[Python-ideas] Allow additional separator character in variables

MRAB python at mrabarnett.plus.com
Sun Nov 19 22:12:50 EST 2017

On 2017-11-20 00:20, Chris Angelico wrote:
> On Mon, Nov 20, 2017 at 11:01 AM, Mikhail V <mikhailwas at gmail.com> wrote:
>> 1. The future versions of syntax, ideally, must allow ONLY minus U2212 for
>> the minus operator, and allow hyphens 002D in identifiers. Since it is
>> impossible
>> to the current moment, I must think out the least painful transition.
> The least painful transition is to devise an entirely new language,
> one that is built around whatever rules you like. That way, there's no
> backward compatibility problem - you pick a new file extension, a new
> executable name, etc, etc, and nobody gets confused. Of course, since
> actually building a cross-platform language interpreter is a ton of
> work, and getting an ecosystem of libraries is even more work, you'll
> want to make your language compile to Python, but *in your source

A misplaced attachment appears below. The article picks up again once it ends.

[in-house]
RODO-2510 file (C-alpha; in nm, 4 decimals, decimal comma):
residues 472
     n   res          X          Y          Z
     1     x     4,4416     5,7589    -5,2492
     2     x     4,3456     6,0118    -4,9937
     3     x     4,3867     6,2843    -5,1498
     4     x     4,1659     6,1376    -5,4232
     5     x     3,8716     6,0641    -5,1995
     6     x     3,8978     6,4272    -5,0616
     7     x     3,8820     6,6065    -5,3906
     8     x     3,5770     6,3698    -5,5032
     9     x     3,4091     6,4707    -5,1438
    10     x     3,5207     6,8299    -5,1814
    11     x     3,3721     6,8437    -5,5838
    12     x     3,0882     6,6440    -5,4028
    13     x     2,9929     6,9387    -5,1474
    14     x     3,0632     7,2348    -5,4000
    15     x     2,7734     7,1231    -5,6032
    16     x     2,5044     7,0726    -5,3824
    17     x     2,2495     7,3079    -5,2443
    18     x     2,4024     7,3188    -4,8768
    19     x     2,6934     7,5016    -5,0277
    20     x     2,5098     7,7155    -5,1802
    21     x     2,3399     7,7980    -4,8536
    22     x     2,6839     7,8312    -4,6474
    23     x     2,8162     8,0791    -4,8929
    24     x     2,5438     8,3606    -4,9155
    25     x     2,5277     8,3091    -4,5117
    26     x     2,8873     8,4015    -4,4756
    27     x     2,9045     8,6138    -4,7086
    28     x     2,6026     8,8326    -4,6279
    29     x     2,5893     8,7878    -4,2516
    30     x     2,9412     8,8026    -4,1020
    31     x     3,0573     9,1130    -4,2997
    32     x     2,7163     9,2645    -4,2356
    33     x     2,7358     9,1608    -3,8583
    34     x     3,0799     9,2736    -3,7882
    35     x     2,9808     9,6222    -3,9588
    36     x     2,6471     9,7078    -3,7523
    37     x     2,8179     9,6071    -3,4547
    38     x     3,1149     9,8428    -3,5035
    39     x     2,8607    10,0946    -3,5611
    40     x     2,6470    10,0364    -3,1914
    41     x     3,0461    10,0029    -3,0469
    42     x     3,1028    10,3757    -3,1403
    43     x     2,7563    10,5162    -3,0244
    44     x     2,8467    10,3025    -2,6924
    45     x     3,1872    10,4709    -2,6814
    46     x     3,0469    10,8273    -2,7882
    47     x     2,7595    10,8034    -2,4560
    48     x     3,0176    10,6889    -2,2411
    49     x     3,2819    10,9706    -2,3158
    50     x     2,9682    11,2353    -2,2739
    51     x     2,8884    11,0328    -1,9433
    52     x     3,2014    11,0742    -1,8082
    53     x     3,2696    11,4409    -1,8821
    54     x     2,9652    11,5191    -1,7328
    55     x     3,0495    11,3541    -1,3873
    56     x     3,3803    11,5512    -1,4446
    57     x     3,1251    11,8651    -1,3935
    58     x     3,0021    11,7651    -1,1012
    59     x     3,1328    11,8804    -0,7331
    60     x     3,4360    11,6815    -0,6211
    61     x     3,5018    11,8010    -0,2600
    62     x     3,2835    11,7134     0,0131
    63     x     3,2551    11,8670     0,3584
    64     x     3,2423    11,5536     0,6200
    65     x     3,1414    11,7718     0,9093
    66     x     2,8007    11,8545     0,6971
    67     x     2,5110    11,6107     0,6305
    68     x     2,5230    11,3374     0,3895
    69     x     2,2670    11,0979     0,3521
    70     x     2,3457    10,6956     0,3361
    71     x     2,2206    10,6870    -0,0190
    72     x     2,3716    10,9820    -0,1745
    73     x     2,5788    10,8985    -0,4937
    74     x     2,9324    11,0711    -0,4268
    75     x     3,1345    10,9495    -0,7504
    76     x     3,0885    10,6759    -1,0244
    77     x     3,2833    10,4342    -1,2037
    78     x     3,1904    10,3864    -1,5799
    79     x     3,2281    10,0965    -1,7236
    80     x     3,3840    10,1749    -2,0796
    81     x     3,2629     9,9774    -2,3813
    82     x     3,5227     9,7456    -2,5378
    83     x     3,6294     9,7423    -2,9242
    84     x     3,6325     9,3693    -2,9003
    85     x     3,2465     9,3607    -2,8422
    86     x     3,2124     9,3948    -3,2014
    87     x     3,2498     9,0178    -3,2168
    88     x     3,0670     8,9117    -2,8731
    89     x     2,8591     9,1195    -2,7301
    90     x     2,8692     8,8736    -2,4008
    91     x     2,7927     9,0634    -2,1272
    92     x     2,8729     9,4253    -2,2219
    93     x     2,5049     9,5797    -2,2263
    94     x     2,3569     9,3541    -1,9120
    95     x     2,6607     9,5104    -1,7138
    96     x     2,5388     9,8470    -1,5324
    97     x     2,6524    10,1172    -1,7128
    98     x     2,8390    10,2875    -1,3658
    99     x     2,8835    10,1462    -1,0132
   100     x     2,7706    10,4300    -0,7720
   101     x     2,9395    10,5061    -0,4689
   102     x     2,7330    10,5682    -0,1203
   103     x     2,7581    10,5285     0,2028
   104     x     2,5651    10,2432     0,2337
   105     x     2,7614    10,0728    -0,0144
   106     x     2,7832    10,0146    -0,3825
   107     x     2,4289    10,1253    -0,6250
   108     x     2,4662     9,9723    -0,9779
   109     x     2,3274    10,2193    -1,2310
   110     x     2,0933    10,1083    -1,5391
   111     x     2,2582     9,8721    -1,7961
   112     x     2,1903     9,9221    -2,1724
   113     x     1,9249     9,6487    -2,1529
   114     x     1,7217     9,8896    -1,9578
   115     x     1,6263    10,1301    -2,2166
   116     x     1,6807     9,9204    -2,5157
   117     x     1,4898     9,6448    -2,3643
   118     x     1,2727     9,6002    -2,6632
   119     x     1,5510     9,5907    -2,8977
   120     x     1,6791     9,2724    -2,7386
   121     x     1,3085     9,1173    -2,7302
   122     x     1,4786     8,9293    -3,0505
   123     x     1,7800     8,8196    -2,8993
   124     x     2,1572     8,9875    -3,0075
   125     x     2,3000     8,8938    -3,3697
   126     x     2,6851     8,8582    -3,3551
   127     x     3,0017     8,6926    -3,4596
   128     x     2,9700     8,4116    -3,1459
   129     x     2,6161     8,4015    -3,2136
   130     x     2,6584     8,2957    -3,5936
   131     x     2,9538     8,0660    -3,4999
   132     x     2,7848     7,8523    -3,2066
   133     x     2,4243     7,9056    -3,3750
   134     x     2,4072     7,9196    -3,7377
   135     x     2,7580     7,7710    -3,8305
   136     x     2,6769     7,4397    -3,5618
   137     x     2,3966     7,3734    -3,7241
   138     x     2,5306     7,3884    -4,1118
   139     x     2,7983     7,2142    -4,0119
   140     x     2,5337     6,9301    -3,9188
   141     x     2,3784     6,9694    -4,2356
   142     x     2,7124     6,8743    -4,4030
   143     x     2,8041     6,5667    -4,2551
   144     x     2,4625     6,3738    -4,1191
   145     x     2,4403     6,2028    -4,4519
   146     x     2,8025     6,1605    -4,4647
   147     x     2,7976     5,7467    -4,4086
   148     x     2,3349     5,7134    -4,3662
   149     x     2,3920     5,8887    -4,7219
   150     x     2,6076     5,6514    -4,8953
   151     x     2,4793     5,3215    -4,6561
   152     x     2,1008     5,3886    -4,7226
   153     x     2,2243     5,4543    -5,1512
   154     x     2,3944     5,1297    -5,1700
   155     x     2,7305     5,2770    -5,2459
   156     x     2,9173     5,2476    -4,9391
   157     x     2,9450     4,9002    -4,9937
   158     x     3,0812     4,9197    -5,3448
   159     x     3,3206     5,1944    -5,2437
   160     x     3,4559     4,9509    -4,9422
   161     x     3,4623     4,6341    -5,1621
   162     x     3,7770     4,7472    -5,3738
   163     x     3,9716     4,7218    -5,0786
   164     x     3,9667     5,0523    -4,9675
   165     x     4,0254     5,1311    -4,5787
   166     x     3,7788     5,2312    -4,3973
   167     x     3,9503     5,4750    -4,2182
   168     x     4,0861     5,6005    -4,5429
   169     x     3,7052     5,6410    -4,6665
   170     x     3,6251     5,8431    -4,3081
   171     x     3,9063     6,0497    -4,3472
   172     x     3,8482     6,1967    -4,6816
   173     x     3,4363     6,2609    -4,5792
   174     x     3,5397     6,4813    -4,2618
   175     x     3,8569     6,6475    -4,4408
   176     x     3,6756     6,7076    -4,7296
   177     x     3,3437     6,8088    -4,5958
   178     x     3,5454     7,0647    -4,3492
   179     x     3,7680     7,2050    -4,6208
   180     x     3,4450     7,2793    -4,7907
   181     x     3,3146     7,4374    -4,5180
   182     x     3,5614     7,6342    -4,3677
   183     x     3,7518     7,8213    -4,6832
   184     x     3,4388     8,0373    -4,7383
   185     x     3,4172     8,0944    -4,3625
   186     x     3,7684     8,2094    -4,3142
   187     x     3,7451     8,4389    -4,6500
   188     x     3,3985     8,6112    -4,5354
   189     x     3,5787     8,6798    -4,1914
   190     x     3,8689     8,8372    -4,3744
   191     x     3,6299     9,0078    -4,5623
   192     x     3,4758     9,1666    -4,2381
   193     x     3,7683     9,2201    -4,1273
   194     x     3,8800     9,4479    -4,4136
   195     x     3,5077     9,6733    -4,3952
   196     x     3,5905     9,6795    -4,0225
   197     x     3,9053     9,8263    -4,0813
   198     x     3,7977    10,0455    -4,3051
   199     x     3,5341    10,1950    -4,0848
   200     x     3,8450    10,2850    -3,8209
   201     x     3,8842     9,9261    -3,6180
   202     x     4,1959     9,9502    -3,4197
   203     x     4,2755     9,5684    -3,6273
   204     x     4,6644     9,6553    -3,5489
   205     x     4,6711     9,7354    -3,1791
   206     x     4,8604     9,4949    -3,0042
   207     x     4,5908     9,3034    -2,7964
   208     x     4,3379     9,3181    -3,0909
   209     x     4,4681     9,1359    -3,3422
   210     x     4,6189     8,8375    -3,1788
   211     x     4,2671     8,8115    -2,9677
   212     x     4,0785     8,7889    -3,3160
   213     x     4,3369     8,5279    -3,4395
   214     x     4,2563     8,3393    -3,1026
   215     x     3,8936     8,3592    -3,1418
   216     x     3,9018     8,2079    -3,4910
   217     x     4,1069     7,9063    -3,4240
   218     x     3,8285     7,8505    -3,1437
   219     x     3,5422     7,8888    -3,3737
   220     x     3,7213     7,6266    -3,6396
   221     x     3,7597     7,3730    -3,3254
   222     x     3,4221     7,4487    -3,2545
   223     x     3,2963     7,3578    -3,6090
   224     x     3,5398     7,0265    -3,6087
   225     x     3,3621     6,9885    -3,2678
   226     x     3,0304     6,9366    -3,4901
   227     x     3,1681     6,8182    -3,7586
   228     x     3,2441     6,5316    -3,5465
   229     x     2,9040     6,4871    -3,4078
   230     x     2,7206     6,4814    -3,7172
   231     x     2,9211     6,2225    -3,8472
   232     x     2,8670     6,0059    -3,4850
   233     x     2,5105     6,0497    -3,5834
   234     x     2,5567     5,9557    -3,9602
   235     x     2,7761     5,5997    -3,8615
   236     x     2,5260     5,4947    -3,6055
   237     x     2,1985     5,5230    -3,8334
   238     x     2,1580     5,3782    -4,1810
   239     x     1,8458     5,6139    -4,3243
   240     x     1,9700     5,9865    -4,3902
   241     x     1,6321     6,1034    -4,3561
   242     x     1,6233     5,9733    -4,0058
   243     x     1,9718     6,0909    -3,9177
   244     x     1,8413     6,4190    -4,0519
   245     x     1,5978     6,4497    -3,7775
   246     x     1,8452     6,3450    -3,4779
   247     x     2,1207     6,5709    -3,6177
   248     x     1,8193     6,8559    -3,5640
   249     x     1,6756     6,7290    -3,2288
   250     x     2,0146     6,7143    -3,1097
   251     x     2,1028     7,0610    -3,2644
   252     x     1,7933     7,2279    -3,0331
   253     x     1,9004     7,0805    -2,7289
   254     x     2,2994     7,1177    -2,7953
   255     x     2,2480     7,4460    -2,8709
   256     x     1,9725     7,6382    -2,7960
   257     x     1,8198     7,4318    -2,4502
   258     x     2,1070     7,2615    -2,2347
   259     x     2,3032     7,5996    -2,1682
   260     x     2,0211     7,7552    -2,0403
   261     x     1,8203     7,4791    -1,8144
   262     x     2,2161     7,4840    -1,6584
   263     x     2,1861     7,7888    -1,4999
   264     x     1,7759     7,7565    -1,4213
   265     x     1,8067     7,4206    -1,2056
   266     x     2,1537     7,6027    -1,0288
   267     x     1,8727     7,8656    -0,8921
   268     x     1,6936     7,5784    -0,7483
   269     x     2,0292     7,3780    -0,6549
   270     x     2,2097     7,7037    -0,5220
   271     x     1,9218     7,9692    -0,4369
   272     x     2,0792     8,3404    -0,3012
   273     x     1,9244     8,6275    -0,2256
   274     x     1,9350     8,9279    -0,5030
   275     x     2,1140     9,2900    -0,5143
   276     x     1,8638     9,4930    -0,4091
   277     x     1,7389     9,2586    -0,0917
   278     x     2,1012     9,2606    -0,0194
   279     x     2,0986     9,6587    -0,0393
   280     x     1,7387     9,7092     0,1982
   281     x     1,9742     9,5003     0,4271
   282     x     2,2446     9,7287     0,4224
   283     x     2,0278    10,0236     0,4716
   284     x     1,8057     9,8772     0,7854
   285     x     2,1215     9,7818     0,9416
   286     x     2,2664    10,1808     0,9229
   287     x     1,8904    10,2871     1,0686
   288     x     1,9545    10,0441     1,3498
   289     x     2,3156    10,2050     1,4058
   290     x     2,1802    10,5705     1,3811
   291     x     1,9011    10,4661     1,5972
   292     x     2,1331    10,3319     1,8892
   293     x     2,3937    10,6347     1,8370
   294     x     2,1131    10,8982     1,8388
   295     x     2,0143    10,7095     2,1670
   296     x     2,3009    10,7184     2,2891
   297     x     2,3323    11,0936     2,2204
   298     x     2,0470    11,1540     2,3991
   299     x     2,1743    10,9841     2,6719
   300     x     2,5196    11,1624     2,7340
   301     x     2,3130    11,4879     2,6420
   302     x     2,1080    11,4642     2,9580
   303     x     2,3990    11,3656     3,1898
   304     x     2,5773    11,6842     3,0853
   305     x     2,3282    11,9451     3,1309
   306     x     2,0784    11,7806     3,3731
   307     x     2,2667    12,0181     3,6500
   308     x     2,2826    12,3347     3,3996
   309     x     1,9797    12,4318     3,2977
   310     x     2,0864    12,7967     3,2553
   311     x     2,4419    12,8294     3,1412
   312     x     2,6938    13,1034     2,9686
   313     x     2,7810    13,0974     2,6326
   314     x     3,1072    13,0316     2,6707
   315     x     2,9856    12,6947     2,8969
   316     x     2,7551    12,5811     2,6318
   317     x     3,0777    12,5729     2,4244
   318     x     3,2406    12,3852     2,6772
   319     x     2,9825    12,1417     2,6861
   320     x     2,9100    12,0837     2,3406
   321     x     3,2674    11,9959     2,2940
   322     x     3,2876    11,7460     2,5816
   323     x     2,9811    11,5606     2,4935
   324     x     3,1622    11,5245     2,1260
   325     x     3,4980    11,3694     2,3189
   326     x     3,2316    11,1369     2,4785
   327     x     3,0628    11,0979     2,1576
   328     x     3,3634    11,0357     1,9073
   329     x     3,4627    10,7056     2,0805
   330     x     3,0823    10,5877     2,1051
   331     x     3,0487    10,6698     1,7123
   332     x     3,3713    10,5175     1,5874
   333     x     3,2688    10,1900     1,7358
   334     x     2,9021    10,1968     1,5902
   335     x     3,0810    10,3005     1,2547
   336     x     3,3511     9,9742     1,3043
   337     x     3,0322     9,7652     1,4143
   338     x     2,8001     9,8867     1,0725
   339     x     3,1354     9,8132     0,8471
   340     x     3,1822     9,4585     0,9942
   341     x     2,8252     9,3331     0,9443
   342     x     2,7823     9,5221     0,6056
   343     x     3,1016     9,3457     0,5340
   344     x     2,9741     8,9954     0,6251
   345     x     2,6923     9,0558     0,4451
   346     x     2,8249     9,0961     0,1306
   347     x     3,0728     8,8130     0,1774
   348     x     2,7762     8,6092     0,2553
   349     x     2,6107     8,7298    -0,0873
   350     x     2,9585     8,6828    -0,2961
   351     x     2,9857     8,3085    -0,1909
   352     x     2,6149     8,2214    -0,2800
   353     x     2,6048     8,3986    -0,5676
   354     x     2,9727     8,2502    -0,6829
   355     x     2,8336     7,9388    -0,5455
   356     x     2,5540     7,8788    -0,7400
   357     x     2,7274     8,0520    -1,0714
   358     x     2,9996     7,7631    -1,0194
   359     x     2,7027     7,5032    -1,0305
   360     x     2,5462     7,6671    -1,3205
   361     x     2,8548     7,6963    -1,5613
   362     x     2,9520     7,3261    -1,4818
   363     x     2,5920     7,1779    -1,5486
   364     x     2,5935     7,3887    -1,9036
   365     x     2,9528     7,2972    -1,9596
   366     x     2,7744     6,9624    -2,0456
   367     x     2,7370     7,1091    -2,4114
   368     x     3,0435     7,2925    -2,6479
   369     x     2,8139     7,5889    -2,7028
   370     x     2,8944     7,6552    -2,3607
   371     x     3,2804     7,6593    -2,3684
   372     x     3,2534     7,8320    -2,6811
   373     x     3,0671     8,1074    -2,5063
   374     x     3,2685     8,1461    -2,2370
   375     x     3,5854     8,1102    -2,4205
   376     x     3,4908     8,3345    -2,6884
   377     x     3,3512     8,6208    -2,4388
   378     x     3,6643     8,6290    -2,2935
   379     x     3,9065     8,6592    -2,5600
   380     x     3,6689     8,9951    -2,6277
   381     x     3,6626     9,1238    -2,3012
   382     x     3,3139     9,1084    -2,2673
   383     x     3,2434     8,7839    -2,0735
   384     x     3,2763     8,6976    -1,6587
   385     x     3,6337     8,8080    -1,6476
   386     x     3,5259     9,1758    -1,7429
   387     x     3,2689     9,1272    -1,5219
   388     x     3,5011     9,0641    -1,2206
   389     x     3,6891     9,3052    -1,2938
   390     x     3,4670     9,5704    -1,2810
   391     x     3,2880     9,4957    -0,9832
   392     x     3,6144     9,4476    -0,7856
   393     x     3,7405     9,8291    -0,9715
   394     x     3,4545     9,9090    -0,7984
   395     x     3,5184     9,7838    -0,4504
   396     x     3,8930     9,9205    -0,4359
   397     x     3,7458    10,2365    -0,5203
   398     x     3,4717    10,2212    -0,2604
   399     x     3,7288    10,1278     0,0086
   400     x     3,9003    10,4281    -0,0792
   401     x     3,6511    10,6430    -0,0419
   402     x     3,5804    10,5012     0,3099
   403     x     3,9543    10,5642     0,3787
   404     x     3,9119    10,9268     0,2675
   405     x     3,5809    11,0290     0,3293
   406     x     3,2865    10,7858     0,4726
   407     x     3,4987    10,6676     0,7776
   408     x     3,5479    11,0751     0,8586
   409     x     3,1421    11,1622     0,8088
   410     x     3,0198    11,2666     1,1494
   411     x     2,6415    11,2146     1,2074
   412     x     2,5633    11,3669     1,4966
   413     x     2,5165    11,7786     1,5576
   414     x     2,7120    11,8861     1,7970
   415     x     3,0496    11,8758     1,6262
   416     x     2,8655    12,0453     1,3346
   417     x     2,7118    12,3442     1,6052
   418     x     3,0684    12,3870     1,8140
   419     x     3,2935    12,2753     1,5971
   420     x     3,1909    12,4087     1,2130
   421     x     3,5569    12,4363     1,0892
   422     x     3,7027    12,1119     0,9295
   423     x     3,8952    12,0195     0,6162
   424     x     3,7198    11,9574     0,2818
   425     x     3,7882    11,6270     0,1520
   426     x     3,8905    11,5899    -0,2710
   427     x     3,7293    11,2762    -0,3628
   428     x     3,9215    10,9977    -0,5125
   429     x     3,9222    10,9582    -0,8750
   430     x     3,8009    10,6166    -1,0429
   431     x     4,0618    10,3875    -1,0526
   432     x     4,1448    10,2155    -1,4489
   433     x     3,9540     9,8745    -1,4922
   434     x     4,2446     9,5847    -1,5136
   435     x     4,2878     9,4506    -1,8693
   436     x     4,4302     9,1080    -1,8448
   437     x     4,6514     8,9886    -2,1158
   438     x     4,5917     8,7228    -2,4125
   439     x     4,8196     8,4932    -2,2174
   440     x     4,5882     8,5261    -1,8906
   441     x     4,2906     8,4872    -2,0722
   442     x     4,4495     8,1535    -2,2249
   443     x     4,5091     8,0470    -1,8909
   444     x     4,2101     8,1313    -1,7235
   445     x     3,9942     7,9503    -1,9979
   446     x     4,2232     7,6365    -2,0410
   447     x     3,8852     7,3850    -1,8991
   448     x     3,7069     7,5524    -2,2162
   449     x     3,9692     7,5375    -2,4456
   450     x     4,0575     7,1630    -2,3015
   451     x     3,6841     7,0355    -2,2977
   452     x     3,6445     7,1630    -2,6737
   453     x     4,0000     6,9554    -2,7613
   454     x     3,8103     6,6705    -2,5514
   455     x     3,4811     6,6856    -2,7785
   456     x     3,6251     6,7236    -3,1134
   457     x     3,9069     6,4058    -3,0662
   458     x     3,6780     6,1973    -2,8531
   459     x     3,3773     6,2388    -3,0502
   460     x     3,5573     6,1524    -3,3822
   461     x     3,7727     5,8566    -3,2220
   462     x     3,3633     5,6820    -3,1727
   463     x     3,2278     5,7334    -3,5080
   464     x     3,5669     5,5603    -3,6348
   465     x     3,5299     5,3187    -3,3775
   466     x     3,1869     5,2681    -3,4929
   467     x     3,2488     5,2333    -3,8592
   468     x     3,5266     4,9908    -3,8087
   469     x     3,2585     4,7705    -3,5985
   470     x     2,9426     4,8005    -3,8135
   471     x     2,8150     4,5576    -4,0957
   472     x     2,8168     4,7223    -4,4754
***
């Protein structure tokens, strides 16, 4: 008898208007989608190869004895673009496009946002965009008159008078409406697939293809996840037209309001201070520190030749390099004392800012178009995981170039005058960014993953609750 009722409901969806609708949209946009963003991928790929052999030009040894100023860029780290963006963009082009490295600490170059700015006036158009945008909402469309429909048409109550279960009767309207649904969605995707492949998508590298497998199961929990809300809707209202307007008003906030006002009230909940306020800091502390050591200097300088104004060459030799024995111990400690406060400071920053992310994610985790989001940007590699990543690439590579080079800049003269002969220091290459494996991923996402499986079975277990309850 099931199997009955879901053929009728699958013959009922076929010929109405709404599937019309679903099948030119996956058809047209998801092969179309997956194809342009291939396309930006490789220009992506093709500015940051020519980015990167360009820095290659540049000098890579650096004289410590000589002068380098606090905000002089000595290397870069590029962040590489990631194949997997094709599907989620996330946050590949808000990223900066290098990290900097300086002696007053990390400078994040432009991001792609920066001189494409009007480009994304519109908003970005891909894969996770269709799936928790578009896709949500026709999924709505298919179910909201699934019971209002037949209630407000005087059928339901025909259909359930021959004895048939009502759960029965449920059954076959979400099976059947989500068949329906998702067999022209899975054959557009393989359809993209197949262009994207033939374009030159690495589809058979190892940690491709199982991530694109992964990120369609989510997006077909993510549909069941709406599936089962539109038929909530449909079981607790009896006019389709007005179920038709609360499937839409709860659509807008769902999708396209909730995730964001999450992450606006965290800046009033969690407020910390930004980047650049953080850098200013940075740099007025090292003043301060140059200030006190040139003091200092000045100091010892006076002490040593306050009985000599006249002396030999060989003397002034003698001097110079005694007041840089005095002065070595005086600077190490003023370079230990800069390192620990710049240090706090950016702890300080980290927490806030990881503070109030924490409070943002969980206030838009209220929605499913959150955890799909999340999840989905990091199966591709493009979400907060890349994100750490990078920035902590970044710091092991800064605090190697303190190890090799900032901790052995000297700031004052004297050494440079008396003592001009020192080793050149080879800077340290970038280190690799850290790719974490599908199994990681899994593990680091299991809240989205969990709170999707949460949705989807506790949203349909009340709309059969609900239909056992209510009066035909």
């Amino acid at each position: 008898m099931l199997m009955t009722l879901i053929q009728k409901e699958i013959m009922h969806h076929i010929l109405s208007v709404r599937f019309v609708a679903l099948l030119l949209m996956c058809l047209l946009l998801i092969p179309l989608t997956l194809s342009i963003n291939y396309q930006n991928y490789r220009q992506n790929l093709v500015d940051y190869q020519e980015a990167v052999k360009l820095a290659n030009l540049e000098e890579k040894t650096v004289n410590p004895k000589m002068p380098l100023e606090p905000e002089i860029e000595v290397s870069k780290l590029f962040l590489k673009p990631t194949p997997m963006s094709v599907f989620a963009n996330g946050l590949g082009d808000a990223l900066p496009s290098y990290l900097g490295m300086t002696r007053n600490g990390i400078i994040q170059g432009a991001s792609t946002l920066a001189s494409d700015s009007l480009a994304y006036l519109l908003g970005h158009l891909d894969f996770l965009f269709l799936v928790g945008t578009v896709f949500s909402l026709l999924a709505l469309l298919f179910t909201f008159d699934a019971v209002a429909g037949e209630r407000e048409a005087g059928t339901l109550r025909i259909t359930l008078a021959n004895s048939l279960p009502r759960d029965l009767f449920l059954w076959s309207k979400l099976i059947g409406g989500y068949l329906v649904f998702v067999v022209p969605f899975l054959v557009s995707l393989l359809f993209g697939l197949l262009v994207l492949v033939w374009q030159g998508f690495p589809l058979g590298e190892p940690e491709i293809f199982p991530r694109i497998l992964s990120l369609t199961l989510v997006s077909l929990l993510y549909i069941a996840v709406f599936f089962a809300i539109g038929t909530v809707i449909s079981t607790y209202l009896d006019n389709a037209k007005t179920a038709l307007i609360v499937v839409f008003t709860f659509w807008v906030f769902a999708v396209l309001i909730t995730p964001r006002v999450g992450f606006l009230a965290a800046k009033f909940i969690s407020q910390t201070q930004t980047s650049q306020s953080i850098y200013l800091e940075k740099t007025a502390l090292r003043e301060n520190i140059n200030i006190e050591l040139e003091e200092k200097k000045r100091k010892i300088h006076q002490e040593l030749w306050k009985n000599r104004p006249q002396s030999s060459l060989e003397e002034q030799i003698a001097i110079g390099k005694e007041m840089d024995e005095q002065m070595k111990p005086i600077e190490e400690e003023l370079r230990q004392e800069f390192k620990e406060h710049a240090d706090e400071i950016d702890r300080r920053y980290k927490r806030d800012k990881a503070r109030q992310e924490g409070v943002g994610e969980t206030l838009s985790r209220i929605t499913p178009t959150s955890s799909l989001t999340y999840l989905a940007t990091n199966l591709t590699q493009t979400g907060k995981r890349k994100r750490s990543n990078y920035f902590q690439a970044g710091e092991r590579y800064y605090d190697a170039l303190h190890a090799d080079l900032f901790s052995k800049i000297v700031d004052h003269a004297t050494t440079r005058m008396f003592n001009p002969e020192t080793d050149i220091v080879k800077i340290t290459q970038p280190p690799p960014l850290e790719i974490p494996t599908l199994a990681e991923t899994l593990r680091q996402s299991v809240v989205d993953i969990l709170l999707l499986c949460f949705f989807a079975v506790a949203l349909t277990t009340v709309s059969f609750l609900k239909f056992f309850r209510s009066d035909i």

> code* you can use whatever symbols you want.
> Since you want U+2212 for subtraction, you probably want to use a few
> other non-ASCII operators too. U+2044 FRACTION SLASH presents itself
> as a viable way to create a fractions.Fraction literal. Instead of *
> and @ for multiplication, you could have U+00D7 and... uhh, I'm not a
> mathematician, but I'm sure there's an appropriate character.
If we must use U+2212 (MINUS SIGN) for the minus sign, then it's only 
right that we must also use U+2010 (HYPHEN) for the hyphen.

U+002D (HYPHEN-MINUS) can be left alone, its meaning depending on the 
programming language, as at present.

> For the most part, you'd have code that is trivially transformable to
> and from Python. Start by writing the "my language to Python"
> translator (it can throw away comments and stuff, the Python code
> should be considered "object code" rather than "source code"), and
> then look into the reverse transformation for the benefit of people
> trying to learn your language.
> As long as you don't actually call your language "Python", you're free
> to do what you like without worrying about compatibility etc.

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